Psychological, physical, and academic correlates of cyberbullying and traditional bullying

J Adolesc Health. 2013 Jul;53(1 Suppl):S13-20. doi: 10.1016/j.jadohealth.2012.09.018.


Purpose: To examine the relationship between children's and adolescents' experiences with cyberbullying and traditional bullying and psychological health, physical health, and academic performance.

Methods: Nine hundred thirty-one students in grades 6 through 12 completed an anonymous survey examining their experiences with cyberbullying and traditional bullying. Also included were measures of anxiety, depression, self-esteem, physical well-being, school attendance, and academic performance.

Results: Participants were categorized as belonging to one of four groups: cyber victims, cyberbullies, cyber bully/victims, and those not involved in cyberbullying. A similar categorization was done with traditional bullying. Those in the bully/victim groups (and particularly the cyber bully/victim group) had the most negative scores on most measures of psychological health, physical, health, and academic performance.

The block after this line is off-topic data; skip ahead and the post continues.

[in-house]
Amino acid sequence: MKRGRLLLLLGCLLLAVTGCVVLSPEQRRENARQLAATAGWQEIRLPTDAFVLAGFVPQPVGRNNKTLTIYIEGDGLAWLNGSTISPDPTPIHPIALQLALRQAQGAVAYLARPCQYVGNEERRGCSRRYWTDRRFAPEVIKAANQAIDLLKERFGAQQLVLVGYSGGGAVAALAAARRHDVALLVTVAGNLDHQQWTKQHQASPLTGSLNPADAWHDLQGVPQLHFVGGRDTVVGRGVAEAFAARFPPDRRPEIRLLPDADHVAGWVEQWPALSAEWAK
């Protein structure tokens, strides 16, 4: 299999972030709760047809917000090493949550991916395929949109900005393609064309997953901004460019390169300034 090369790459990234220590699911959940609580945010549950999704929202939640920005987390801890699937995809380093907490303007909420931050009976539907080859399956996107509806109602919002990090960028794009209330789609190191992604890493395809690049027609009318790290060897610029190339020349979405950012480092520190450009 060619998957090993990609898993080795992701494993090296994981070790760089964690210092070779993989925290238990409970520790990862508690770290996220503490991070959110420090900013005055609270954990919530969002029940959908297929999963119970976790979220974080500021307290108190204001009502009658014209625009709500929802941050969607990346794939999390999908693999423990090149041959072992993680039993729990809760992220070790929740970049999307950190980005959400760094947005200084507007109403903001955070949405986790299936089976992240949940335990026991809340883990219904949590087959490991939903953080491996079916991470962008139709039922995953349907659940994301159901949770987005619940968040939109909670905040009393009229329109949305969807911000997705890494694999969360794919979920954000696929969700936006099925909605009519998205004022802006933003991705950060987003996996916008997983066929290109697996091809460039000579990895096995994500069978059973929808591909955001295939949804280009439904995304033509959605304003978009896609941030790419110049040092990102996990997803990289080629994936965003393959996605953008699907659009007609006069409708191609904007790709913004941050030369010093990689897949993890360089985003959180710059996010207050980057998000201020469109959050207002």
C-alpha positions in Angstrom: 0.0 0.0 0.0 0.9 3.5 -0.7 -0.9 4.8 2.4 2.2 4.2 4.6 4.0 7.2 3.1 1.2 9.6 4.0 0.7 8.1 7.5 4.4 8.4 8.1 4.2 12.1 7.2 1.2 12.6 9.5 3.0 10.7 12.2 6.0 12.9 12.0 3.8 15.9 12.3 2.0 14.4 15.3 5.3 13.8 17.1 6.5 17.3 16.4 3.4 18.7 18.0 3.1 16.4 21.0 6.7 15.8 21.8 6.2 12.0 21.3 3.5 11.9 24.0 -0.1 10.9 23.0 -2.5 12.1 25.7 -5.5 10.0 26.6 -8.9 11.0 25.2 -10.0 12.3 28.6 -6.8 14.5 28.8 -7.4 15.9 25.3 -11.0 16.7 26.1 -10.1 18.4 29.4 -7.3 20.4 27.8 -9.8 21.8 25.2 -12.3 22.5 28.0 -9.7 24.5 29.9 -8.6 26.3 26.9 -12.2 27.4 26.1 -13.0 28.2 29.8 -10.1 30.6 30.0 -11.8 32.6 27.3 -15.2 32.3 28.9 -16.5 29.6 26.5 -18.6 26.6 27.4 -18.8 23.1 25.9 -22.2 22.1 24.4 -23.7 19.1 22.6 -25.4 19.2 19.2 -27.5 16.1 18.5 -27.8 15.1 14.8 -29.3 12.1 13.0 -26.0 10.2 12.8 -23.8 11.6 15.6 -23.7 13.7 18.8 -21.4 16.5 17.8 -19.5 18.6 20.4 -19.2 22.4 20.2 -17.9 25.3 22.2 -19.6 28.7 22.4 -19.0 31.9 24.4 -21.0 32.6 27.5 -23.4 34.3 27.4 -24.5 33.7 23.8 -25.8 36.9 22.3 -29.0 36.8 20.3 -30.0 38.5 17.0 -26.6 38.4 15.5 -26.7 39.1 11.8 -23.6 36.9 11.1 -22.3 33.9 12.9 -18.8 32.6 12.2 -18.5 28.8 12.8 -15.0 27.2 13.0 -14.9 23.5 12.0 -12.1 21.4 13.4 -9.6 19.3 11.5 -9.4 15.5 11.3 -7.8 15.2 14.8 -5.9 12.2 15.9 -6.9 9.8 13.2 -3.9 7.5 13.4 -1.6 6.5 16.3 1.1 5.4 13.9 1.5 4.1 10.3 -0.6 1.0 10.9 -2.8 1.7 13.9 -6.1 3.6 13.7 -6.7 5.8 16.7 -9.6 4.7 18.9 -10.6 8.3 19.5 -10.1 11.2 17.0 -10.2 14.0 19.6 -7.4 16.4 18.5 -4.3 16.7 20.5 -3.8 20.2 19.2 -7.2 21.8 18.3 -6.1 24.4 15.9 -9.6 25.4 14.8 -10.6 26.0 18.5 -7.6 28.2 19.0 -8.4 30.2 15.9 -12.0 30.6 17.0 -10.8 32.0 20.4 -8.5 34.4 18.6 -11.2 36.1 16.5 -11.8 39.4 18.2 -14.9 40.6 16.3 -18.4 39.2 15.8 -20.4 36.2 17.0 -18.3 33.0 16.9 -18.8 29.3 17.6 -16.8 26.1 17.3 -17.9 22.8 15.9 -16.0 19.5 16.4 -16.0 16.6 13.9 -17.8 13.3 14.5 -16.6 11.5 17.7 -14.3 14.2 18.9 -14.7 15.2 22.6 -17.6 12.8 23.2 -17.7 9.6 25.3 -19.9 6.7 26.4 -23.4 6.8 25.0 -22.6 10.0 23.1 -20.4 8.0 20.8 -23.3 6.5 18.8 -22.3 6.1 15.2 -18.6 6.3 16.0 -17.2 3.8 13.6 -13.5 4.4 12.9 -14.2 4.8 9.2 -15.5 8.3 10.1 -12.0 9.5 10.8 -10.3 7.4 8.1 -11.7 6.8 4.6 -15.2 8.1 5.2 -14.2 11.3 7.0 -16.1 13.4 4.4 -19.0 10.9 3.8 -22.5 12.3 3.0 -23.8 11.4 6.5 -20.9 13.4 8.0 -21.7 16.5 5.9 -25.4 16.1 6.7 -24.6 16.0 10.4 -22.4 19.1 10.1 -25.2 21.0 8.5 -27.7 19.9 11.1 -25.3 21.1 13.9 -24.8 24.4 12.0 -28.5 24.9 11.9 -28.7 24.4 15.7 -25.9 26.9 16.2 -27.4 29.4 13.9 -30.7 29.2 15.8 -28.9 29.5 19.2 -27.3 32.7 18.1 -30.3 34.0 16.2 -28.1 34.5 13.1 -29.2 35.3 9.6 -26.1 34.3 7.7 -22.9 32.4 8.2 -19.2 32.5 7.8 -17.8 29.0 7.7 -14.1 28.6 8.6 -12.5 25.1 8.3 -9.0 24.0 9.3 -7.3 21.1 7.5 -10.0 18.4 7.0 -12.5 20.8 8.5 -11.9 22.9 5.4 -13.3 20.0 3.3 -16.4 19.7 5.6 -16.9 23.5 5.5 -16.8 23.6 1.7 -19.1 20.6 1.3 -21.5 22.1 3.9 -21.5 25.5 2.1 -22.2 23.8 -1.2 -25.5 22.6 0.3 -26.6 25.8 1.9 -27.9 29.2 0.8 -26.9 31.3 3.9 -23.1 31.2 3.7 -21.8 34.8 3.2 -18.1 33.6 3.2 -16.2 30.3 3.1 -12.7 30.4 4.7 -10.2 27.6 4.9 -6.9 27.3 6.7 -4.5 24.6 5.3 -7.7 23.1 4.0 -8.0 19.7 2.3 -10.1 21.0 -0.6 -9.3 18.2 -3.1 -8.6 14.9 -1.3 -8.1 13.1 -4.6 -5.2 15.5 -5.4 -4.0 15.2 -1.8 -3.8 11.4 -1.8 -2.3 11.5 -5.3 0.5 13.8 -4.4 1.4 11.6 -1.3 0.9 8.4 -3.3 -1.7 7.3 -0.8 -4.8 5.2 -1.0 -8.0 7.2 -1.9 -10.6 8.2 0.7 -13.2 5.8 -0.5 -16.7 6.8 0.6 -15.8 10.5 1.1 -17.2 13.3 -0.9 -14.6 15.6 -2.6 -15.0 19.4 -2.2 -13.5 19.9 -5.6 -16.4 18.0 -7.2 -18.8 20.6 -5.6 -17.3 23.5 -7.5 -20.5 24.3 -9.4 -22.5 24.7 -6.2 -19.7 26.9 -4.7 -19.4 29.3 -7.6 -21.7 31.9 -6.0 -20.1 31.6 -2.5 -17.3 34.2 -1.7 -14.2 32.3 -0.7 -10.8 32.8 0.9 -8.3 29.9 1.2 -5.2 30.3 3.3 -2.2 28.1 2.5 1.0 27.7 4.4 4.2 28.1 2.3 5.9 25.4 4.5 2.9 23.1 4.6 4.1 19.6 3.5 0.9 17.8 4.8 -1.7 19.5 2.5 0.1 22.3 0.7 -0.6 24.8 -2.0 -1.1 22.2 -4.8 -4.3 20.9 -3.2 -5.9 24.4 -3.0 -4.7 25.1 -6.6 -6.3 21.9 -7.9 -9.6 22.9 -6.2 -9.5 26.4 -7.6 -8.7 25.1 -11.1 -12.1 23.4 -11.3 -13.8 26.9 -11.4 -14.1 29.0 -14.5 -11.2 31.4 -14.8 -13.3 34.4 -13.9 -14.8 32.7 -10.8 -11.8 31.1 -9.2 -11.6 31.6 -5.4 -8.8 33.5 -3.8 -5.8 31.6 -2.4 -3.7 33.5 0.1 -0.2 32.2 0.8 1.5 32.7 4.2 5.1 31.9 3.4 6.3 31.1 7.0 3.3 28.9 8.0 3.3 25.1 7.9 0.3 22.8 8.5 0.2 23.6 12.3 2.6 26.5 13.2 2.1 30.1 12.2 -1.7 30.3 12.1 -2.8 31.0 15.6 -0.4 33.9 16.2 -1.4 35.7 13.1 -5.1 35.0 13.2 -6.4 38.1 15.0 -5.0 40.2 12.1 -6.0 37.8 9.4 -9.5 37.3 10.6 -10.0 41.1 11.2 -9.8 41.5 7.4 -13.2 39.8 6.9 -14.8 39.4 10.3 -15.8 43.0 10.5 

Conclusions: There appears to be a substantial, although not perfect, overlap between involvement in traditional bullying and cyberbullying. Additionally, the physical, psychological, and academic correlates of the two types of bullying resembled one another.

MeSH terms

  • Adolescent
  • Anxiety / epidemiology
  • Bullying / psychology*
  • Child
  • Data Collection
  • Depression / epidemiology
  • Educational Status
  • Female
  • Health Status
  • Humans
  • Internet*
  • Male
  • Pennsylvania / epidemiology
  • Psychological Tests
  • Self Concept
  • Young Adult